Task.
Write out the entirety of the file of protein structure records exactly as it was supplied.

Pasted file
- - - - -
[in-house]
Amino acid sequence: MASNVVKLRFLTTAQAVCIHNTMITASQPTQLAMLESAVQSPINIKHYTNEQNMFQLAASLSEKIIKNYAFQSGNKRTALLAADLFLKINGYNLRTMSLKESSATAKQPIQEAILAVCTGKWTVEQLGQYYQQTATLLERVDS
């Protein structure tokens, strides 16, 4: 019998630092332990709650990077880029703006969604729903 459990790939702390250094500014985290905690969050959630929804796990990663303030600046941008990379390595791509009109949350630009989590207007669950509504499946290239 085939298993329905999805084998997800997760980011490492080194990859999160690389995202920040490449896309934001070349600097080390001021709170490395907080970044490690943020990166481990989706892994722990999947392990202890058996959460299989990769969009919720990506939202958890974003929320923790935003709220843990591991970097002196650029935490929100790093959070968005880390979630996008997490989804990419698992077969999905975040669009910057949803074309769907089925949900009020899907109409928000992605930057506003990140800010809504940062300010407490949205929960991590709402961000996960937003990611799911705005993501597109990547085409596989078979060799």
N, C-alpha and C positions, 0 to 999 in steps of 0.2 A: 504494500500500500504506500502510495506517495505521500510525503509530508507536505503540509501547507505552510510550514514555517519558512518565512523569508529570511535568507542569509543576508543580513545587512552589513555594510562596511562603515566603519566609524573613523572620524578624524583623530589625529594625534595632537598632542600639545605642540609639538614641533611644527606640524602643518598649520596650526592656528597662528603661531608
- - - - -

[in-house]
Amino acid sequence: MASNVVKLRFLTTAQAVCIHNTMITASQPTQLAMLESAVQSPINIKHYTNEQNMFQLAASLSEKIIKNYAFQSGNKRTALLAADLFLKINGYNLRTMSLKESSATAKQPIQEAILAVCTGKWTVEQLGQYYQQTATLLERVDS
């Protein structure tokens, strides 16, 4: 019998630092332990709650990077880029703006969604729903 459990790939702390250094500014985290905690969050959630929804796990990663303030600046941008990379390595791509009109949350630009989590207007669950509504499946290239 085939298993329905999805084998997800997760980011490492080194990859999160690389995202920040490449896309934001070349600097080390001021709170490395907080970044490690943020990166481990989706892994722990999947392990202890058996959460299989990769969009919720990506939202958890974003929320923790935003709220843990591991970097002196650029935490929100790093959070968005880390979630996008997490989804990419698992077969999905975040669009910057949803074309769907089925949900009020899907109409928000992605930057506003990140800010809504940062300010407490949205929960991590709402961000996960937003990611799911705005993501597109990547085409596989078979060799």
N, C-alpha and C positions, 0 to 999 in steps of 0.2 A: 504494500500500500504506500502510495506517495505521500510525503509530508507536505503540509501547507505552510510550514514555517519558512518565512523569508529570511535568507542569509543576508543580513545587512552589513555594510562596511562603515566603519566609524573613523572620524578624524583623530589625529594625534595632537598632542600639545605642540609639538614641533611644527606640524602643518598649520596650526592656528597662528603661531608